Writing in the third quarter, 2012, of Board, Peter Dailey begins with the following conclusions about for-profit company’s strategic process (es):

As directors become increasing involved in their company’s strategic process, it’s evident that some fail to have the competencies to meaningfully contribute. Some deficiencies may result in only benevolent dabbling. … But at the extreme, deficiencies can result in destructive deliberative processes and the adoption of faulty strategic decisions. Often these scenarios operate with the context of by well meaning directors – not within hostile environments. * Skill matrices related to specific director experiences are needed. But they fall short in addressing how a director might behave.

For example, I once observed two influential directors establish complex “management by objective” programs for which the staff was forced to focus on process minutiae rather than program outcomes and impacts. The organization suffered. Large company executives can be a problem source when they force extensive discussions on minor operational items. These are items that they would never allow on their own board agendas. Why this happens is a decades old mystery for those of us who have observed it (more…)

Absenteeism at Nonprofit Board Meetings On the Rise? Technology Can Help!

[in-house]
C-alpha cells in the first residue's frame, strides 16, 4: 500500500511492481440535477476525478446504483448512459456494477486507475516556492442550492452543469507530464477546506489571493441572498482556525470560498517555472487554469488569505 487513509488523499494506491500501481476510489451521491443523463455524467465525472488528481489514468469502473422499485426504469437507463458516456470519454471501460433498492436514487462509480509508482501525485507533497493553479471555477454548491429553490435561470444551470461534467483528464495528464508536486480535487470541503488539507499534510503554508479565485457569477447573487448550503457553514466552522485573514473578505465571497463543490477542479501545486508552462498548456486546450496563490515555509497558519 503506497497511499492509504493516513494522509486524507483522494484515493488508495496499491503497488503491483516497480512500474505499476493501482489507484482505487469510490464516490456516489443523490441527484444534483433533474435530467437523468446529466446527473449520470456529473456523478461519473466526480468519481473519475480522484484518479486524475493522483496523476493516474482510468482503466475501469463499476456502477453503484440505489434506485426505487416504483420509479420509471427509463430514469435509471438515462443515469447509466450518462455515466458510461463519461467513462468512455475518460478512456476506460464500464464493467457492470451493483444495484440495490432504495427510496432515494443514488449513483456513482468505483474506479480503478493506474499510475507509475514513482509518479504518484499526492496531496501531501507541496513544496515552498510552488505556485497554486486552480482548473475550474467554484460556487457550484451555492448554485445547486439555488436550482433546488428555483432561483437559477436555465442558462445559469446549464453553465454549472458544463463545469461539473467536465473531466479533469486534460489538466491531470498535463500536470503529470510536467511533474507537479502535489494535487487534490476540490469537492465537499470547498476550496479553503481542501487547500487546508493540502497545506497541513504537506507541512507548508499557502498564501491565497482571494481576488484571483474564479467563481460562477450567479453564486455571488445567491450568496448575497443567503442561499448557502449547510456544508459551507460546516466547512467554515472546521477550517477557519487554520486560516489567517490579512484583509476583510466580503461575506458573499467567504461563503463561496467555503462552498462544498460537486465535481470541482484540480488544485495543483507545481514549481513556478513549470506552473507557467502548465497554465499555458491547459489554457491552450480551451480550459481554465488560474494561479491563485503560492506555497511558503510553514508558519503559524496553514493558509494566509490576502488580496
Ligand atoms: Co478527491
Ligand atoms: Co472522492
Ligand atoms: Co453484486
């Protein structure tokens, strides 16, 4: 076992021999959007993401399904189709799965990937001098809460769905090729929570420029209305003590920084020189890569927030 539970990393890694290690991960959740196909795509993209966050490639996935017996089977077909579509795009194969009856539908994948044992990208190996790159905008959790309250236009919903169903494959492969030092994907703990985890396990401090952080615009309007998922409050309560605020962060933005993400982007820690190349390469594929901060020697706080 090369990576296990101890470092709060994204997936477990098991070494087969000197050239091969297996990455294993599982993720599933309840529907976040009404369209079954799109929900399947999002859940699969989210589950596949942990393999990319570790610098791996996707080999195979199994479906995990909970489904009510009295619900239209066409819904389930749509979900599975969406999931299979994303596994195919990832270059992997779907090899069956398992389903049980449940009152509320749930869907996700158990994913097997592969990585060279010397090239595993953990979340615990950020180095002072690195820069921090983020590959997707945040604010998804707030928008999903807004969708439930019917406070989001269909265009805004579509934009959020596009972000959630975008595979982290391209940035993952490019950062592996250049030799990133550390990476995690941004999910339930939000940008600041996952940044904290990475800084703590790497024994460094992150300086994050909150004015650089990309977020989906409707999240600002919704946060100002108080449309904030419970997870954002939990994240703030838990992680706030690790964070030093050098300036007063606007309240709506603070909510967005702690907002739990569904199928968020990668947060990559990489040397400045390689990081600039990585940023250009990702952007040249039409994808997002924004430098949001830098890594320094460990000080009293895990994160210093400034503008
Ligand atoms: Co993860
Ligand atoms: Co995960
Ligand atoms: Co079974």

Absenteeism at Nonprofit Board Meetings On the Rise? Technology Can Help

By: Eugene Fram

Dear Fellow Board Members: as you know, we have had to cancel recent board meetings due to a lack of quorum. It is imperative that we take certain annual administrative actions that require a duly called meeting and quorum of our board. To date we have been unable to do so due to our lack of attendance….

Twenty-four directors recently received this note from the organization’s volunteer president at the end of June. His sense of frustration was obvious. Lack of a quorum had precluded action on a number of important issues. And although no meetings are scheduled during the summer months, the president felt impelled to call one to take care of unresolved business.

From my experiences with a variety of nonprofits, this single case is indicative of continuing problems. What are the expectations of board attendance at these meetings? And why should it matter when directors have poor attendance records? Finally, what can be done to get a majority of the directors to the boardroom for what is usually no more than nine two-hour sessions a year? How can technology best assist? (more…)